In any event, since I have embraced modern times, and all of its attendant social media demands that seem to propel careers forward, I have nonetheless decided not to make pedestrian selfies that look like everyone else’s, but endeavor to find a modicum of creativity and individuality in the photographic process.

Saturday, June 4, 2016

Isle of Skye

Had the remarkable experience of attending the centenary symposium honoring the wonderful American abstract expressionist painter, Jon Schueler, on the enchanted Isle of Skye last weekend.

Met an array of very impressive people ~ starting with Magda Salveson ~ Schueler's widow, Mary Ann Caws, Richard DeMarco, John Purser, Ann Koll, Dianne Cousineau, and...and...and...

My head and heart are still spinning with the thoughts and knowledge shared in the lectures, the impressions of seeing Schueler's paintings and works on paper, and the considerable warmth, respect and love that was sincerely evident throughout.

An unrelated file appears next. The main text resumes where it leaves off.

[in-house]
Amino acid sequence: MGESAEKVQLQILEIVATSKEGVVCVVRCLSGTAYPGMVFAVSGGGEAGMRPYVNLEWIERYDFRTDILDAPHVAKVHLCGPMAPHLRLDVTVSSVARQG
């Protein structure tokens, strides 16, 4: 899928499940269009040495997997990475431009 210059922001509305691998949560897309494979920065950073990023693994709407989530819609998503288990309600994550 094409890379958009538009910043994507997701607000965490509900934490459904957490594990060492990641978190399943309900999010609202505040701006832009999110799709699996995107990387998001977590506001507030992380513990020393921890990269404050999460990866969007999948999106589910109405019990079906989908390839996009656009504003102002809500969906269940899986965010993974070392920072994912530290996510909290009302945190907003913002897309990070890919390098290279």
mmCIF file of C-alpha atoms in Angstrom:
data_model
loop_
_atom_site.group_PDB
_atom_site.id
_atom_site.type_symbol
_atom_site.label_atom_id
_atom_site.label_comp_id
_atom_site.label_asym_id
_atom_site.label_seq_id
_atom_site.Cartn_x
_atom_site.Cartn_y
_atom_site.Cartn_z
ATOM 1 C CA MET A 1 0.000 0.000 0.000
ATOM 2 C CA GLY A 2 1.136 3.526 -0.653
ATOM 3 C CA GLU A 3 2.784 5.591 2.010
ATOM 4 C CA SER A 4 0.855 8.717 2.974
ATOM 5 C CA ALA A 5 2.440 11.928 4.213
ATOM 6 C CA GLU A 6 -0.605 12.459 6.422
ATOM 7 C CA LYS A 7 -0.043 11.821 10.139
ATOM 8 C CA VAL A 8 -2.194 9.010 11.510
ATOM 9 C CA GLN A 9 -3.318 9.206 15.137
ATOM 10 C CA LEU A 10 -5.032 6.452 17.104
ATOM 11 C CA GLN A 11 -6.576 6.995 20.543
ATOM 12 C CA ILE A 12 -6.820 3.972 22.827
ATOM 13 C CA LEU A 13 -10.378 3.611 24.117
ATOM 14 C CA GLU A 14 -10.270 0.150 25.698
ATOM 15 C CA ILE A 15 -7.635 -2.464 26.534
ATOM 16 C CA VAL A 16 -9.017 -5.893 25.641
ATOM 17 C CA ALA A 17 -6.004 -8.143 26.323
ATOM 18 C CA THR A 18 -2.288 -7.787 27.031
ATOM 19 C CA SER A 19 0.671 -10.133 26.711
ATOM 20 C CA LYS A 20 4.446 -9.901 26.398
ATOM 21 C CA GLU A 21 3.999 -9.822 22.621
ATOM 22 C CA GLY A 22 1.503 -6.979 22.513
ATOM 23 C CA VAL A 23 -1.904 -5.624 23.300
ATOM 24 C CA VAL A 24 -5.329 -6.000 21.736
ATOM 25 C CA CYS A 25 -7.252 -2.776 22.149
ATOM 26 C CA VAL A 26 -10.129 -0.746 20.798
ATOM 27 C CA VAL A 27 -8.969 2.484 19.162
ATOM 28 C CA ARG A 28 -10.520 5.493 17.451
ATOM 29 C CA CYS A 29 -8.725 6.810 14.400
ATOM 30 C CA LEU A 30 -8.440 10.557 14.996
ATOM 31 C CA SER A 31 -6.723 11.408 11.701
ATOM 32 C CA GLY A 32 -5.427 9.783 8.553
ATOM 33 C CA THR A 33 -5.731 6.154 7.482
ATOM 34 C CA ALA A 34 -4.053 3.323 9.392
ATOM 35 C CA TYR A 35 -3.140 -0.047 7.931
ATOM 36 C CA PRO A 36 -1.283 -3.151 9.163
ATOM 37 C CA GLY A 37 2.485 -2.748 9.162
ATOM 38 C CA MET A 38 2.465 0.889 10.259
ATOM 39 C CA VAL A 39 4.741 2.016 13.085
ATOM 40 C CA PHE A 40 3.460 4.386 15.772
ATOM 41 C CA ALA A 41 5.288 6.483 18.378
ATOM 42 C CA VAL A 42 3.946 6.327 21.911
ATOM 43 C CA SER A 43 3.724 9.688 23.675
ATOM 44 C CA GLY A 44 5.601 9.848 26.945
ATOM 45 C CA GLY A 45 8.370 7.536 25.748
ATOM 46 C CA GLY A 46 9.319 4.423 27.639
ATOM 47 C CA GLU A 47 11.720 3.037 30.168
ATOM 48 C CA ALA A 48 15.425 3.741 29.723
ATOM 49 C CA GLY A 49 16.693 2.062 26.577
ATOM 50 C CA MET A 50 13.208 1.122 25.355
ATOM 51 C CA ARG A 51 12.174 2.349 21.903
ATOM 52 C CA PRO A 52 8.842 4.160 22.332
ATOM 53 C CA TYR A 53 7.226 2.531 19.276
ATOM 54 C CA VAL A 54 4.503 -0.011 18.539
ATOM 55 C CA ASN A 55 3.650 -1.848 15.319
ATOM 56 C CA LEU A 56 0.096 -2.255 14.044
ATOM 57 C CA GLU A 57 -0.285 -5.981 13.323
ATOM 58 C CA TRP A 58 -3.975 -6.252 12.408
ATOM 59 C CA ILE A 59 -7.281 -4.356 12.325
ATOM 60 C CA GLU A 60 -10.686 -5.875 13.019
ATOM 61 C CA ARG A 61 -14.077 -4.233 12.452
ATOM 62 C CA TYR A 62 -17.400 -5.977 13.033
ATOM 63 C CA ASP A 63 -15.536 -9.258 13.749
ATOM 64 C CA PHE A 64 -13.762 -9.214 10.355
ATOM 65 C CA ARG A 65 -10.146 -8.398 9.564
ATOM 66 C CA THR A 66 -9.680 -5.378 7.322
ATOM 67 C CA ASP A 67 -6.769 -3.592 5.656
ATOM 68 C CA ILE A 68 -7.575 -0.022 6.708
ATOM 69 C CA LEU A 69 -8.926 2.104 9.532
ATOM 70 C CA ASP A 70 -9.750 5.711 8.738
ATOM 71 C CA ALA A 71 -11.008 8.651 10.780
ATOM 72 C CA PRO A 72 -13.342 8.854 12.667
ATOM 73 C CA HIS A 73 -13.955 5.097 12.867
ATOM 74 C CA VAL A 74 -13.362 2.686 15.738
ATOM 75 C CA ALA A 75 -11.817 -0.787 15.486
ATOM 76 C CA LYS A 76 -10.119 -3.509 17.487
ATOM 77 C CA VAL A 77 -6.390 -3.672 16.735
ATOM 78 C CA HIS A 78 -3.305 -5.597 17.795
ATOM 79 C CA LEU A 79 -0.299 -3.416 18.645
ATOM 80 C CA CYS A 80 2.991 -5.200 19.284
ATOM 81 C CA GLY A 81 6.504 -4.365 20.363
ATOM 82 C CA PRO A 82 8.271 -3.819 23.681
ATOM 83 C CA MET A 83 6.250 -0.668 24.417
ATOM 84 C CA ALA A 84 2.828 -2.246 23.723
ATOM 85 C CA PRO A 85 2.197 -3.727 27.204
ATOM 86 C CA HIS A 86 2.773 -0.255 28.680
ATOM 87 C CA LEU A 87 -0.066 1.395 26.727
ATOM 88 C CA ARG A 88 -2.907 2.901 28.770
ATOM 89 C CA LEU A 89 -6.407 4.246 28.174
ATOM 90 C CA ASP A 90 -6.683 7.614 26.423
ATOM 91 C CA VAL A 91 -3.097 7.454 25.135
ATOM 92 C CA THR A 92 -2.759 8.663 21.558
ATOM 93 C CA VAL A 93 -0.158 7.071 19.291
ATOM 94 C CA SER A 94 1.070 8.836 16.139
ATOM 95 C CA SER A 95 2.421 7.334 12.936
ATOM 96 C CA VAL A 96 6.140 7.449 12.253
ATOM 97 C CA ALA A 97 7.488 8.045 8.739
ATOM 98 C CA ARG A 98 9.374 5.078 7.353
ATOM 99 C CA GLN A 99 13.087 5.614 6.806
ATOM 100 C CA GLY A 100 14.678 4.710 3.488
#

It was an experience that will stay will me, and I suspect will profoundly inform my future artwork.
What a gift!

Saturday, January 2, 2016

Peace in 2016

                                                        From "The Crossing" ~ Somewhere on the Atlantic Ocean, May 2015 © Marissa Roth

 All good wishes for the new year ~~

and Wonder ~~

Sunday, November 15, 2015

Tears for Paris

                                                          Gare de Lyon and Olive Tree in the Rain,  Paris, France  November 2009 © Marissa Roth

To say that I'm heartbroken, is an understatement.
To say that I'm worried for the future for France and elsewhere, is a true statement.
To say that I believe that peace and goodness will prevail, is a sincerely hopeful statement.
To say anything is a challenge, because simply, words can't convey all of the emotions
that so many compassionate, heartfelt people around the world are feeling....

Monday, October 5, 2015

North & South Again

Somewhere on the Road in California (top image) & Sun Glinting off of a Spider's Web in Friday Harbor, WA  September, 2015 © Marissa Roth